I picked up the booklet on the left about twelve years ago when attending a Washington Outdoor Women workshop. That's how long I've wanted to build one of these.
Of course, the one we built looks nothing like the illustrations on the front. There are several designs and detailed plans for them inside. My research indicated that the shape most likely to attract bats was vertical, with a place for the little darlings to crawl up under as if they were roosting under the bark of a tree.
So we took that design and went wild. A four-by-four, you say? How about a six-by-six instead. Twelve feet long? Let's try sixteen! Three foot exterior housing? More like five foot.
The sixteen-foot cedar post
The post, notched with a chainsaw to create places to hang out inside
Because, you see, we want a lot of bats. They can eat half their weight in insects every day. Things like mosquitoes, moths, and beetles. That in turn controls garden pests like cutworms, corn earworm, and cabbage moths. Plus, many insects avoid areas where there are bats, so having them right around our backyard and garden is ideal.
On the left is the exterior superstructure. It slides down over the notched post, providing a mere 3/4 inch gap for the bats to climb up under. It has ventilation holes you can't really see in this picture. And yes, the roof is longer on one side that the other. If anything were symmetrical around here, it would be completely out of place.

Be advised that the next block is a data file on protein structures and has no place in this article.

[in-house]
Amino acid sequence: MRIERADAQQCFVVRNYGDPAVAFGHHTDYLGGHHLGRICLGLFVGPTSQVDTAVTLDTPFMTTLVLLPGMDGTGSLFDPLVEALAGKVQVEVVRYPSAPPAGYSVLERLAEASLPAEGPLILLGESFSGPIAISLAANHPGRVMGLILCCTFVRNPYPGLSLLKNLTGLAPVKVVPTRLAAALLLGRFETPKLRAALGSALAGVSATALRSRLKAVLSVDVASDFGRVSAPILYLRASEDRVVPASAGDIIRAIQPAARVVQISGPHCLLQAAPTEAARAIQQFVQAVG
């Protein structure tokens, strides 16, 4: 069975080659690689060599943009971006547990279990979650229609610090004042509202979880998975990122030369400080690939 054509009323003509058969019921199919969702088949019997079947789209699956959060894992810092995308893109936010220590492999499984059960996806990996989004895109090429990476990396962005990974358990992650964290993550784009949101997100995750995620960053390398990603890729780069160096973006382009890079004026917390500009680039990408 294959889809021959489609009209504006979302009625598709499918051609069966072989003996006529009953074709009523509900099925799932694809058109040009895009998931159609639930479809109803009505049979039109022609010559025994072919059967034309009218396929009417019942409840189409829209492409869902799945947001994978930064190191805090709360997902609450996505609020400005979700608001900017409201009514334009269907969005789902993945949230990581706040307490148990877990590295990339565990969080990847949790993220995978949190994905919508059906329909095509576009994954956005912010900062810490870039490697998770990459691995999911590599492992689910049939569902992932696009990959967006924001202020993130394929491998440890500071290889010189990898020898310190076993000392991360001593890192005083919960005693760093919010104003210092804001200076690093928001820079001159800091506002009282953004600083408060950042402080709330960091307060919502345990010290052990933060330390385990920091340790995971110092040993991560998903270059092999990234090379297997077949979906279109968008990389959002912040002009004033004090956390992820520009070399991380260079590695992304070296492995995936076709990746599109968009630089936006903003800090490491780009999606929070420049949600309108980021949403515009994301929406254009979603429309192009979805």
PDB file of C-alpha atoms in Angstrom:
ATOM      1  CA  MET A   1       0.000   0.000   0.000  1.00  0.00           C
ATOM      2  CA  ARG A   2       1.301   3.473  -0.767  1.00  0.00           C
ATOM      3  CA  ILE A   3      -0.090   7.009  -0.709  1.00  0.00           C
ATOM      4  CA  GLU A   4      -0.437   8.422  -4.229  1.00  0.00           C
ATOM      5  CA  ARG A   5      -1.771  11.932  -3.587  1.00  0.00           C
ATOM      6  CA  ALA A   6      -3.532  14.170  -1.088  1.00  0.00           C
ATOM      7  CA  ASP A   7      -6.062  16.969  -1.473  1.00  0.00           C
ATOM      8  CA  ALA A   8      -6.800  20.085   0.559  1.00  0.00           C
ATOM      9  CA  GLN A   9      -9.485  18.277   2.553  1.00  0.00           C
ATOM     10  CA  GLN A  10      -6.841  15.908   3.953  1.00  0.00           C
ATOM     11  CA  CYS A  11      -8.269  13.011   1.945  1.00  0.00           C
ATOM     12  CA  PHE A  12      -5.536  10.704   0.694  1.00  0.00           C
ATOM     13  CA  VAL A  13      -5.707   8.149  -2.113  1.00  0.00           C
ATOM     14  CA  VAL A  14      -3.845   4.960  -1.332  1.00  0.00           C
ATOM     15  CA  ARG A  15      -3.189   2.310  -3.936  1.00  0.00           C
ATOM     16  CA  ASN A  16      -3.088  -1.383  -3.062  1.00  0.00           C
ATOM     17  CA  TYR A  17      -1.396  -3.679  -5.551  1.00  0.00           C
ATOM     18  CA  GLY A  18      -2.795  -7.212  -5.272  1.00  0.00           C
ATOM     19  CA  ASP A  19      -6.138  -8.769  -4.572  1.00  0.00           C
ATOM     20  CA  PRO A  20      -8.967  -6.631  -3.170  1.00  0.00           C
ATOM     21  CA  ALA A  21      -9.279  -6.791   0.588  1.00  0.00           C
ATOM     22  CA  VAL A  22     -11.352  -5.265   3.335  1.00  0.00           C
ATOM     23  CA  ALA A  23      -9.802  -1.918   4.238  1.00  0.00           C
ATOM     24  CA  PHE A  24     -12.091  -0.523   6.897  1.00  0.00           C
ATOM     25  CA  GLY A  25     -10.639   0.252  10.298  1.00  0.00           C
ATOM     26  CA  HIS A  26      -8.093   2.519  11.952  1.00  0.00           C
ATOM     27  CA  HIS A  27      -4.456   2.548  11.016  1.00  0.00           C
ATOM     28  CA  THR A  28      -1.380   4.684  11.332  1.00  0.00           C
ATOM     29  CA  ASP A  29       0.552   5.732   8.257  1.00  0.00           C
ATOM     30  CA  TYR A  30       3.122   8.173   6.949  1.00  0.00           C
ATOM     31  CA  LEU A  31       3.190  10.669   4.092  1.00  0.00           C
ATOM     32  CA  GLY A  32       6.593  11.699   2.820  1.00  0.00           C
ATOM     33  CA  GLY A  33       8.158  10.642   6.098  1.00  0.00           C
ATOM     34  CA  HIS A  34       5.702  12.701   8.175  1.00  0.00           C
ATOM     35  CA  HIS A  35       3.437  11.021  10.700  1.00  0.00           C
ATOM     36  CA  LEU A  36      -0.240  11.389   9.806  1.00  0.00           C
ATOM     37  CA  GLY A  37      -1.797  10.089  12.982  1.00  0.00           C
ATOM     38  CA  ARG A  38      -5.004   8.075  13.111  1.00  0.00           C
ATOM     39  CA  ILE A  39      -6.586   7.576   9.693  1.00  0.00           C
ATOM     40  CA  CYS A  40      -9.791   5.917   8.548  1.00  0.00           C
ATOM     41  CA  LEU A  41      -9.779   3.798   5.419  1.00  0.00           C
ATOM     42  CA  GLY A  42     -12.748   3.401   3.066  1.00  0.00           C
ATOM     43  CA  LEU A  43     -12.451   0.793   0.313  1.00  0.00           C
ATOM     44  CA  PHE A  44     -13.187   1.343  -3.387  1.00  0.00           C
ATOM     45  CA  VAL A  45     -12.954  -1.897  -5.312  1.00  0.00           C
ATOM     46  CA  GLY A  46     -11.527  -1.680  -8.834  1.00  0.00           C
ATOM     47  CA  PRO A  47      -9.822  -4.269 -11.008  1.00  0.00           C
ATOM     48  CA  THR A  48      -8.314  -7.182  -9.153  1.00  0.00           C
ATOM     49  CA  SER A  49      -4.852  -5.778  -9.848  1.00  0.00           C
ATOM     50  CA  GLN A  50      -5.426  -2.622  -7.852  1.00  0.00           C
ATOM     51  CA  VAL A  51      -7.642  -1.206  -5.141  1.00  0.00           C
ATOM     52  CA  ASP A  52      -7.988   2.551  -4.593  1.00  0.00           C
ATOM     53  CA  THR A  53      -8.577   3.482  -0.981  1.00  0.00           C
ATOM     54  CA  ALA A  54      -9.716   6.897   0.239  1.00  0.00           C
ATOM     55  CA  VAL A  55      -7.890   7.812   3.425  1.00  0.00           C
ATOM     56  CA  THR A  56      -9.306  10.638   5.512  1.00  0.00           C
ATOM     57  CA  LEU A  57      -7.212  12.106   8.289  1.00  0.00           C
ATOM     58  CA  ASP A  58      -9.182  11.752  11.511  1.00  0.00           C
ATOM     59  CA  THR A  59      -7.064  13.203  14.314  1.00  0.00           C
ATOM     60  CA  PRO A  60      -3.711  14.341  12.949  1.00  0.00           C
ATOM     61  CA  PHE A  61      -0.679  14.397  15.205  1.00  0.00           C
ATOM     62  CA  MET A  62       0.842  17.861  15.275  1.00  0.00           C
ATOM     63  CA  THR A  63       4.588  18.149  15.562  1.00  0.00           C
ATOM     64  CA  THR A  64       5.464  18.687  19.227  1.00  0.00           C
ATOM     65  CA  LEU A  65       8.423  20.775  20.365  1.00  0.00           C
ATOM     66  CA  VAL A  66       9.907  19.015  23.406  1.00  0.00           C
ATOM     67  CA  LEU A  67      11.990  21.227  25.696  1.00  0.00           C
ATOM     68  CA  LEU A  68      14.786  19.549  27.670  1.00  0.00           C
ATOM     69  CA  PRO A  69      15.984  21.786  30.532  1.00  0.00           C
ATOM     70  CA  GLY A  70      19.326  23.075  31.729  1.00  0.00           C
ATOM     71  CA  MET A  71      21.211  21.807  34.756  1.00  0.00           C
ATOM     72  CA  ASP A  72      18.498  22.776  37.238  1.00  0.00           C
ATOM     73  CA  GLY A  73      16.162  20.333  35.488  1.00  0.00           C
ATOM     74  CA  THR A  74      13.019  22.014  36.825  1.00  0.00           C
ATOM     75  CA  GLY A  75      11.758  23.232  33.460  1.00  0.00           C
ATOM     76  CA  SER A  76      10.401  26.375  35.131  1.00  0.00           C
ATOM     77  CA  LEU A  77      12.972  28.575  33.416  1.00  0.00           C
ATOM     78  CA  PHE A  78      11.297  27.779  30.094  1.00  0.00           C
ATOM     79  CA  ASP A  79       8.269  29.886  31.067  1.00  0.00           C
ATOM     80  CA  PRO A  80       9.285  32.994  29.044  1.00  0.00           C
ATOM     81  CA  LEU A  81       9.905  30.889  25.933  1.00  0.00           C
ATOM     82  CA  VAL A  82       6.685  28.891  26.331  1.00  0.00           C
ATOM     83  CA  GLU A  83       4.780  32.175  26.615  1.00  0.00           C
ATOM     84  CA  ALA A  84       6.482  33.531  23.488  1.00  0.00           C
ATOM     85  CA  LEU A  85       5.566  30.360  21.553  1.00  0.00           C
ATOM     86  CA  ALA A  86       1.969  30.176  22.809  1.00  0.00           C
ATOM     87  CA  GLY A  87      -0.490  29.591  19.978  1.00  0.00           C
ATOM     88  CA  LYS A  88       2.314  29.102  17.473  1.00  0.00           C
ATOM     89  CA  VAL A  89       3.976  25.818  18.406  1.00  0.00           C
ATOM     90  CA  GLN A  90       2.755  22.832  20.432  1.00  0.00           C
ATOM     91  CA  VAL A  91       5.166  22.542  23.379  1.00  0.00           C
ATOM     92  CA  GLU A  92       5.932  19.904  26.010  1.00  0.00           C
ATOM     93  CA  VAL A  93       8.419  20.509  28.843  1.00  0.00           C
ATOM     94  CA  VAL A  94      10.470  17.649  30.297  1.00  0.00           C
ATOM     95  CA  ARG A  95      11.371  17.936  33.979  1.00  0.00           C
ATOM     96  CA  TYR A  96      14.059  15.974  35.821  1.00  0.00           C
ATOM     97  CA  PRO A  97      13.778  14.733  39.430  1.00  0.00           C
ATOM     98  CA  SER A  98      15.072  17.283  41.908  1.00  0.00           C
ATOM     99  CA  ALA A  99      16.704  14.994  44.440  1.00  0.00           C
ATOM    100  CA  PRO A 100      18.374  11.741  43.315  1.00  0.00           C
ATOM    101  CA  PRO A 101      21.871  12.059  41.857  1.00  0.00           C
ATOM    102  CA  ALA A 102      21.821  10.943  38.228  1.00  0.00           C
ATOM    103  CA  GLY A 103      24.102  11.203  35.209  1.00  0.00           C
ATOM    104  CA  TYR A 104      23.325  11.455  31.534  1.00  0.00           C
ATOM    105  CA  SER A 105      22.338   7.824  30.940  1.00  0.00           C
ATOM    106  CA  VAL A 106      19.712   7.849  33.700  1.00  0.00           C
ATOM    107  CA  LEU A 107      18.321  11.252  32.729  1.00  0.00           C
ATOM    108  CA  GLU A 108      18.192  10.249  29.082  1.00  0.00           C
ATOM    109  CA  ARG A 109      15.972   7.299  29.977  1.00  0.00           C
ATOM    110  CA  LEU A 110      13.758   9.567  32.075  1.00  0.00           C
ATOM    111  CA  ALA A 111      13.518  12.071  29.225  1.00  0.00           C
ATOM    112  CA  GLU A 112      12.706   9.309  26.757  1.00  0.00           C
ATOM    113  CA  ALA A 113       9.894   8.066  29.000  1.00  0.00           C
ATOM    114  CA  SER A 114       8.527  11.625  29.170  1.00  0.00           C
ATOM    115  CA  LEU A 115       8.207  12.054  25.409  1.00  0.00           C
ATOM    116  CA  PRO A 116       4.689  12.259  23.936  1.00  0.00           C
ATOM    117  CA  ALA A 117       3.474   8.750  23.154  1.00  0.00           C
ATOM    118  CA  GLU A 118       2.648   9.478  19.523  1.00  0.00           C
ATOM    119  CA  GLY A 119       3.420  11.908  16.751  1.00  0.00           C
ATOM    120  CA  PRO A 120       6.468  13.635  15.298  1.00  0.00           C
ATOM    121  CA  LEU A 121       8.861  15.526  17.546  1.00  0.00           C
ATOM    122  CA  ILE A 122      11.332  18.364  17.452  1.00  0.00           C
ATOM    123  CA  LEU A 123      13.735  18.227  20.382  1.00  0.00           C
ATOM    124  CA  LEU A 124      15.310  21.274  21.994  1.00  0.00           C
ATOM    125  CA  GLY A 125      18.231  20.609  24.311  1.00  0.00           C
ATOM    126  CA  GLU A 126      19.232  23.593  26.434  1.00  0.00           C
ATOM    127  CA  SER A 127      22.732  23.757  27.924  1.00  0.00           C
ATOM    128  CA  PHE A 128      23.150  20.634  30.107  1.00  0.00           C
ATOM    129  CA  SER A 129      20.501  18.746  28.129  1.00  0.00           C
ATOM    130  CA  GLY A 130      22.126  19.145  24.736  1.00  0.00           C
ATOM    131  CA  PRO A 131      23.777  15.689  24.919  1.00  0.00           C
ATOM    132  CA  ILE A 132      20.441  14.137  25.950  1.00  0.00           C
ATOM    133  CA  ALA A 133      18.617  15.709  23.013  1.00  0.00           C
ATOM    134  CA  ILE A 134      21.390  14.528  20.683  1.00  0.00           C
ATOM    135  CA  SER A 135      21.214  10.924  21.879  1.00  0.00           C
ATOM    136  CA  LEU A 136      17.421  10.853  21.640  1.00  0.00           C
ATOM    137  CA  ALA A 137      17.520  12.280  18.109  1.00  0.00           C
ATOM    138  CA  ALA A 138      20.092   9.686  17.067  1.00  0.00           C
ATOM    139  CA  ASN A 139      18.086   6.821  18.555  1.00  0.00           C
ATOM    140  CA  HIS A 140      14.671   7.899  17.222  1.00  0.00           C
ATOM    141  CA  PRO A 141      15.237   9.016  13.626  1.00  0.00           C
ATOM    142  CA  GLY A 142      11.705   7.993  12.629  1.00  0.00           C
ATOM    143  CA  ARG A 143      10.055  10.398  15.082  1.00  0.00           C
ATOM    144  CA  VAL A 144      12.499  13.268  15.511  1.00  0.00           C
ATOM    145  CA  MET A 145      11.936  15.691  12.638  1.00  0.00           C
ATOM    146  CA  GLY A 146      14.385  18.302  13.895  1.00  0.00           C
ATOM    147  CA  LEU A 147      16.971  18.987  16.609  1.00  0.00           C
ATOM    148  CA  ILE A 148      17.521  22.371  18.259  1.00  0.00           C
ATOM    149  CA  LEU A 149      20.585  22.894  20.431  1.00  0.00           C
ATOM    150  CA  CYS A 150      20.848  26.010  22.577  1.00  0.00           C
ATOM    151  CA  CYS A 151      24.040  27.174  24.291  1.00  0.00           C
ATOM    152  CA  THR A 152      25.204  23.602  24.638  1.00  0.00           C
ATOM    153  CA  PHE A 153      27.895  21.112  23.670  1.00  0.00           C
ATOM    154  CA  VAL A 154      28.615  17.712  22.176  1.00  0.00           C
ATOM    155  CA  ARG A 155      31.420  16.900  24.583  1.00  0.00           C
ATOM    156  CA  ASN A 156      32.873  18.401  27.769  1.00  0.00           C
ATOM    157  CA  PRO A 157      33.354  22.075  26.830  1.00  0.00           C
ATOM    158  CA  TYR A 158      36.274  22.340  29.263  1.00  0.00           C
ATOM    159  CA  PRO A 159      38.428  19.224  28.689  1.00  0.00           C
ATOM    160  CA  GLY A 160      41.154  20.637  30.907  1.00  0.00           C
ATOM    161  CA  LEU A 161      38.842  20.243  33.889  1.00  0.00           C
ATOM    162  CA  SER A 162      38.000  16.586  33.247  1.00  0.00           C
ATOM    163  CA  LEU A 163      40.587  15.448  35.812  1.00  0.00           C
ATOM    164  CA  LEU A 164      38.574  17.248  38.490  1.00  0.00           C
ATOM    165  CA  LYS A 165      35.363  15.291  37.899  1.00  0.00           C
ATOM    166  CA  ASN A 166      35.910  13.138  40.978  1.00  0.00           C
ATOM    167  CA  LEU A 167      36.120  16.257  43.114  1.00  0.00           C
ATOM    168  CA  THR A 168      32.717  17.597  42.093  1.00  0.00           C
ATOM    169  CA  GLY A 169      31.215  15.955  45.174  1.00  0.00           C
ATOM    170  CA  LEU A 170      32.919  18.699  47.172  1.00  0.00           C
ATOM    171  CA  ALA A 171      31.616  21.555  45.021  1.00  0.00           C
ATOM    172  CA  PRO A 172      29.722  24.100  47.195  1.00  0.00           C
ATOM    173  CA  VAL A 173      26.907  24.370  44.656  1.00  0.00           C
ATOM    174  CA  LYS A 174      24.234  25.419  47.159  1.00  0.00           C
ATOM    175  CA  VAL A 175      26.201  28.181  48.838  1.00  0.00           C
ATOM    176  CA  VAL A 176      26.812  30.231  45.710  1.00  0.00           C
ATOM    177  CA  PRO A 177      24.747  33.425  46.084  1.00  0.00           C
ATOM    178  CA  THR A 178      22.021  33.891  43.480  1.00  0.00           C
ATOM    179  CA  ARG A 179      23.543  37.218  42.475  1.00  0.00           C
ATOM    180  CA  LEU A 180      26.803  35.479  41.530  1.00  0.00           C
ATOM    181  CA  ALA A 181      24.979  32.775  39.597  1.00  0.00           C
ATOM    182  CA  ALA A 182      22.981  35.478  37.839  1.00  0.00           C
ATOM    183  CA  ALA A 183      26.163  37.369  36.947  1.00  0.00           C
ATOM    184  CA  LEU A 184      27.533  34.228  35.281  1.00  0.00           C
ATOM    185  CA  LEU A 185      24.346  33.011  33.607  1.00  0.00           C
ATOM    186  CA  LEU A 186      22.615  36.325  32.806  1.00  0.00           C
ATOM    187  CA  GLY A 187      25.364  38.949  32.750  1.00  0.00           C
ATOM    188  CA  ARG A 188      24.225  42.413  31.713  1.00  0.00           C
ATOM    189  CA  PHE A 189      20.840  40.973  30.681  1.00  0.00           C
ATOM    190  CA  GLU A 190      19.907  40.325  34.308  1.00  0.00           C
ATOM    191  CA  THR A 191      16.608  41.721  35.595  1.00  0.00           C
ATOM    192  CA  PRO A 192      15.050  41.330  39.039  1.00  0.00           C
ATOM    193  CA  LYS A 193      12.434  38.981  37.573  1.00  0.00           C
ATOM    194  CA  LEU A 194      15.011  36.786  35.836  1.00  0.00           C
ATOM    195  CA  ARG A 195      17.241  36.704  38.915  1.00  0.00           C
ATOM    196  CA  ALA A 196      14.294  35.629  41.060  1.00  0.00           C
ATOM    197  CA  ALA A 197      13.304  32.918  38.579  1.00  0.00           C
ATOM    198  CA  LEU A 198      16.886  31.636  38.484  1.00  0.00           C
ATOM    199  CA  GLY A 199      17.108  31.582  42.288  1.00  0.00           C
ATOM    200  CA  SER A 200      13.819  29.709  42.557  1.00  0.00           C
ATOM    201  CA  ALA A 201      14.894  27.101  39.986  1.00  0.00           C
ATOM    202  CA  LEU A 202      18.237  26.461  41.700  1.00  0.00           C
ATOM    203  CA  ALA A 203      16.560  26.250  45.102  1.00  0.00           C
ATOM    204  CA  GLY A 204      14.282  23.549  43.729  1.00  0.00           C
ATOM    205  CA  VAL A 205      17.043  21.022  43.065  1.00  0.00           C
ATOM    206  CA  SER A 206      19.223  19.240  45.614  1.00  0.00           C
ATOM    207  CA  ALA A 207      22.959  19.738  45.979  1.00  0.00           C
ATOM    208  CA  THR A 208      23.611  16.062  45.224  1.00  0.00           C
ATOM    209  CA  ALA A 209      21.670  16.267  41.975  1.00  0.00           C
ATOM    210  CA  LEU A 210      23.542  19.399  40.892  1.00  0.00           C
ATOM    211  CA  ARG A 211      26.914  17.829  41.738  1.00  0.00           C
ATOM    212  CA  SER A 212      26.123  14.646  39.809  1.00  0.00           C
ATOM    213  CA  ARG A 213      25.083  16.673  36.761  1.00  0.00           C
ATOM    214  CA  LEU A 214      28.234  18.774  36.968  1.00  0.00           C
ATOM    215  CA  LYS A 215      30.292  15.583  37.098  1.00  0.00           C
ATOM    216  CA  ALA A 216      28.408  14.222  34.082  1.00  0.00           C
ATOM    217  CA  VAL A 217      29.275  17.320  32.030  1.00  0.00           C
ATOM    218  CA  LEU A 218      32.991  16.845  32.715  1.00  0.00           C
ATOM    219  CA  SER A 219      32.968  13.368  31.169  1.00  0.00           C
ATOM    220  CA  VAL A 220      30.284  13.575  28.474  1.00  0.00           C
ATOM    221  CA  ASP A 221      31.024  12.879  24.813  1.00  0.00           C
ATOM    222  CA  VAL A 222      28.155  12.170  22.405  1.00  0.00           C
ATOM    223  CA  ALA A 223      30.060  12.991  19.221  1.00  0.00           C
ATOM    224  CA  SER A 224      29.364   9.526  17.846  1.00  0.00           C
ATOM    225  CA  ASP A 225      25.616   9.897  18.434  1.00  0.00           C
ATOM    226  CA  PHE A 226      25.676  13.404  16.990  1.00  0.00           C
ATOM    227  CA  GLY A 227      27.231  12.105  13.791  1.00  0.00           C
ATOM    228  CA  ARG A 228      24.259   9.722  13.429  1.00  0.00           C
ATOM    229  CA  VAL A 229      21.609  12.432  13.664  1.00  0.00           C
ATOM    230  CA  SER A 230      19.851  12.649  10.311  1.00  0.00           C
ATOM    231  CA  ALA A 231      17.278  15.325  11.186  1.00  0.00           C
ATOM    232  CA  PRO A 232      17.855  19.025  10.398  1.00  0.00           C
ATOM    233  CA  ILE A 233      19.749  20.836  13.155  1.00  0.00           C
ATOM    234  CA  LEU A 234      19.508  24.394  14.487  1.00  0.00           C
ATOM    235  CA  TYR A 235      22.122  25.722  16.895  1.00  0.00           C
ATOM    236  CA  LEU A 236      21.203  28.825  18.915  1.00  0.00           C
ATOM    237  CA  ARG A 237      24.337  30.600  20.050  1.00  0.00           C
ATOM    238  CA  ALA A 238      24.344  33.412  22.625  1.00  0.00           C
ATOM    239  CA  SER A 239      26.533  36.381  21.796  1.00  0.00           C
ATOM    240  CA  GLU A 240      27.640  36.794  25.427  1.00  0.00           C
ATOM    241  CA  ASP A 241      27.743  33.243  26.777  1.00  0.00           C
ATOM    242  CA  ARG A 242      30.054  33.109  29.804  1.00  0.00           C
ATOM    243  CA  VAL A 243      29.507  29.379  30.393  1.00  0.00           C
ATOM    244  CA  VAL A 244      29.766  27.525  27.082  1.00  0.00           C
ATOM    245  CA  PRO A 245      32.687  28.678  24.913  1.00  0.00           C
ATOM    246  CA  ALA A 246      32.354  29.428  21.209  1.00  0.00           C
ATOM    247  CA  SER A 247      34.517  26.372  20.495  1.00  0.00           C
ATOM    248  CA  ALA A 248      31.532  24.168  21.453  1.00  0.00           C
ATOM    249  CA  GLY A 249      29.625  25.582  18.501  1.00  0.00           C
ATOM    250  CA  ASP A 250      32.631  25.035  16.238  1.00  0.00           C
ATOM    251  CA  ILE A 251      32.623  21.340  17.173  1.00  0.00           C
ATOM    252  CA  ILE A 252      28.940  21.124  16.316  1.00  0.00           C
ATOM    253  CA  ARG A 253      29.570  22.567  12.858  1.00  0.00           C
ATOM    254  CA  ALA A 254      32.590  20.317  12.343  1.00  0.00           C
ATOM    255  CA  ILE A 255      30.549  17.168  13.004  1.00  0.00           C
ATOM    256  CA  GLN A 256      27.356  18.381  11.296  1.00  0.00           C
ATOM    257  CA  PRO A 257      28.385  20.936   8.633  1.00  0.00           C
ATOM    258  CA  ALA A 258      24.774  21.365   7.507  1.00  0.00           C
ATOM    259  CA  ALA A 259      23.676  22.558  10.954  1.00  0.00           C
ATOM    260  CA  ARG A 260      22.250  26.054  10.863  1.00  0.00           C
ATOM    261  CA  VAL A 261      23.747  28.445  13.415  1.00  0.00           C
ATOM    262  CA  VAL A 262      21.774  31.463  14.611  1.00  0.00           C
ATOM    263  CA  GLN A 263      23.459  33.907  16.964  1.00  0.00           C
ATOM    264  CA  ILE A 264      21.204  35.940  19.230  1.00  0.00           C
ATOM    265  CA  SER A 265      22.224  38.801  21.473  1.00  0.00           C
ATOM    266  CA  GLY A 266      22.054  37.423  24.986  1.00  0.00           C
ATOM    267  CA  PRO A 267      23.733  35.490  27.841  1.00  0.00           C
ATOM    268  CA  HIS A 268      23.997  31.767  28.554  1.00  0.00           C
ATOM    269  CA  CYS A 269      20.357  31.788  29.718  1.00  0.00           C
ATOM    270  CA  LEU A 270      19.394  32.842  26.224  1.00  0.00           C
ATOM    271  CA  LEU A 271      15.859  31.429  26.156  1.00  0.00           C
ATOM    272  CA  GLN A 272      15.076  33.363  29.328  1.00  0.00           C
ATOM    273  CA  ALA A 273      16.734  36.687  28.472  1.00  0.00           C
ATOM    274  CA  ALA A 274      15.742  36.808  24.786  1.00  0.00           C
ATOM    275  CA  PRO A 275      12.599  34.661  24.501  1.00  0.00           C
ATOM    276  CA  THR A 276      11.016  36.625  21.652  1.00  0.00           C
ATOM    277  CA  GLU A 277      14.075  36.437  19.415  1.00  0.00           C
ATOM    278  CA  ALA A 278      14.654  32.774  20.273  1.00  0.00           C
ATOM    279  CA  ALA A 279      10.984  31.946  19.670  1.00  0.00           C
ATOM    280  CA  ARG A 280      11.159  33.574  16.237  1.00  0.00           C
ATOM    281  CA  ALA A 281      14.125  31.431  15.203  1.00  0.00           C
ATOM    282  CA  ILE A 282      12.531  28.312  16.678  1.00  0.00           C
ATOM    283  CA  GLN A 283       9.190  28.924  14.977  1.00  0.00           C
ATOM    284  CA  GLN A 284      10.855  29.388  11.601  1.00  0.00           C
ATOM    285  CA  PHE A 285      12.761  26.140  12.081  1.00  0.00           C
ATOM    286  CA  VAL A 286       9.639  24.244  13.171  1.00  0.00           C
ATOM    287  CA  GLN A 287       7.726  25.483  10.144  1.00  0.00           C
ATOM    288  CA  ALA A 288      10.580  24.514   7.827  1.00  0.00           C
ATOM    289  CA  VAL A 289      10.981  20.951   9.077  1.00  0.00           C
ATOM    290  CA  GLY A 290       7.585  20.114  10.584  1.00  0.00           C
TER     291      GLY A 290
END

On the right is the complete box, in the ground. I'm around five foot tall, which accounts for the up, up, up angle of the photo.
They like water. The bat house is right by a stream that runs behind our back fence. They like warmth and a southern exposure. Done and done. [Ignoring the snow that is falling outside as I'm writing this -- yes, it's the second week of MAY.] They like a combination of cleared and wooded land. Got that covered. In short, we have the perfect place for bats to live.
We know there are some little brown bats around here already (though not in their new condo yet). They swoop and flutter through the gloaming, artfully dodging the cottonwood branches and scooping up snacks from the air. One day, perhaps, we'll be able to see them exit the house for their nightly rounds, predictable as the hordes at Carlsbad Caverns.Here batty, batty, batty...